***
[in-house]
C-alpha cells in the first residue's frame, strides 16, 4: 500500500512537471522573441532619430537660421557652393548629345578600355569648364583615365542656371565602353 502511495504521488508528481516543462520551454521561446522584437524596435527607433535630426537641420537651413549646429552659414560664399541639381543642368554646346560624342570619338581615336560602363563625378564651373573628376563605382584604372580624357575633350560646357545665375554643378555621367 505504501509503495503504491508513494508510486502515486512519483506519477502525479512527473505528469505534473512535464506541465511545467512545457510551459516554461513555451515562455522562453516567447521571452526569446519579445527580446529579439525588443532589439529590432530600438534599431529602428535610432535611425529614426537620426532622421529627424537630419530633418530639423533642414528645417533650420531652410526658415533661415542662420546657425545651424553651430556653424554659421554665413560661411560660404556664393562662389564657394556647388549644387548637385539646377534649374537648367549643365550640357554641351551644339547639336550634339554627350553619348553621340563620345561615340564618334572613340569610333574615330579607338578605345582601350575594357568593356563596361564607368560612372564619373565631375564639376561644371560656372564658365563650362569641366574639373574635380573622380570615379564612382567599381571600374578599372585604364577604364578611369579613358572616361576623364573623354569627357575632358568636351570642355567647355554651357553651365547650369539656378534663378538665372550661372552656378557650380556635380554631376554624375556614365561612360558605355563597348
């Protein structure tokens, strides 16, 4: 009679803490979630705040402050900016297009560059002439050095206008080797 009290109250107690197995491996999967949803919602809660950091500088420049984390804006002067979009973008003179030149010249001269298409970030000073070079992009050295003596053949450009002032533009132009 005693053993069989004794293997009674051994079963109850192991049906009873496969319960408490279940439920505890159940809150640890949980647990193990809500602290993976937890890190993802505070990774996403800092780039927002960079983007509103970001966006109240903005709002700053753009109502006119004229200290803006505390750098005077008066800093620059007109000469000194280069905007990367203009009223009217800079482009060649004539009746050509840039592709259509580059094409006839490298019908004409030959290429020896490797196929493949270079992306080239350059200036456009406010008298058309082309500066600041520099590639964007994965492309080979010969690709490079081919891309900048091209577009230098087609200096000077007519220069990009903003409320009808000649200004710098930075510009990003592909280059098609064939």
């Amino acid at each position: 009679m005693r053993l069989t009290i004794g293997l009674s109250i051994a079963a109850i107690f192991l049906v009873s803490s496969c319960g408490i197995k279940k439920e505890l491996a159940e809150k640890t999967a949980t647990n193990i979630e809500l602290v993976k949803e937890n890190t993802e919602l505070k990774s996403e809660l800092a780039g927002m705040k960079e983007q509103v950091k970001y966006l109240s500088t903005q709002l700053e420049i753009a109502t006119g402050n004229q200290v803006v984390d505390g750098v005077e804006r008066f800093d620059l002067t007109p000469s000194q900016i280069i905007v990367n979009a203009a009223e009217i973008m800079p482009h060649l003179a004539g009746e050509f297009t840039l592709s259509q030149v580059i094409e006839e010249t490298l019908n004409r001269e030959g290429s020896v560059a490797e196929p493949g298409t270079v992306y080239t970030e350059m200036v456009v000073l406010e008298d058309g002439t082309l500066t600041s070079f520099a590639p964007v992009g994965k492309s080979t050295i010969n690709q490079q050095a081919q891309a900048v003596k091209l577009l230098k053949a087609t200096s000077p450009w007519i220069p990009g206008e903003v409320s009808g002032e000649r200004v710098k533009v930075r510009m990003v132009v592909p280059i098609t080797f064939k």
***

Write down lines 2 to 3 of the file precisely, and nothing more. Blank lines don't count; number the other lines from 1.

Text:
C-alpha cells in the first residue's frame, strides 16, 4: 500500500512537471522573441532619430537660421557652393548629345578600355569648364583615365542656371565602353 502511495504521488508528481516543462520551454521561446522584437524596435527607433535630426537641420537651413549646429552659414560664399541639381543642368554646346560624342570619338581615336560602363563625378564651373573628376563605382584604372580624357575633350560646357545665375554643378555621367 505504501509503495503504491508513494508510486502515486512519483506519477502525479512527473505528469505534473512535464506541465511545467512545457510551459516554461513555451515562455522562453516567447521571452526569446519579445527580446529579439525588443532589439529590432530600438534599431529602428535610432535611425529614426537620426532622421529627424537630419530633418530639423533642414528645417533650420531652410526658415533661415542662420546657425545651424553651430556653424554659421554665413560661411560660404556664393562662389564657394556647388549644387548637385539646377534649374537648367549643365550640357554641351551644339547639336550634339554627350553619348553621340563620345561615340564618334572613340569610333574615330579607338578605345582601350575594357568593356563596361564607368560612372564619373565631375564639376561644371560656372564658365563650362569641366574639373574635380573622380570615379564612382567599381571600374578599372585604364577604364578611369579613358572616361576623364573623354569627357575632358568636351570642355567647355554651357553651365547650369539656378534663378538665372550661372552656378557650380556635380554631376554624375556614365561612360558605355563597348
């Protein structure tokens, strides 16, 4: 009679803490979630705040402050900016297009560059002439050095206008080797 009290109250107690197995491996999967949803919602809660950091500088420049984390804006002067979009973008003179030149010249001269298409970030000073070079992009050295003596053949450009002032533009132009 005693053993069989004794293997009674051994079963109850192991049906009873496969319960408490279940439920505890159940809150640890949980647990193990809500602290993976937890890190993802505070990774996403800092780039927002960079983007509103970001966006109240903005709002700053753009109502006119004229200290803006505390750098005077008066800093620059007109000469000194280069905007990367203009009223009217800079482009060649004539009746050509840039592709259509580059094409006839490298019908004409030959290429020896490797196929493949270079992306080239350059200036456009406010008298058309082309500066600041520099590639964007994965492309080979010969690709490079081919891309900048091209577009230098087609200096000077007519220069990009903003409320009808000649200004710098930075510009990003592909280059098609064939």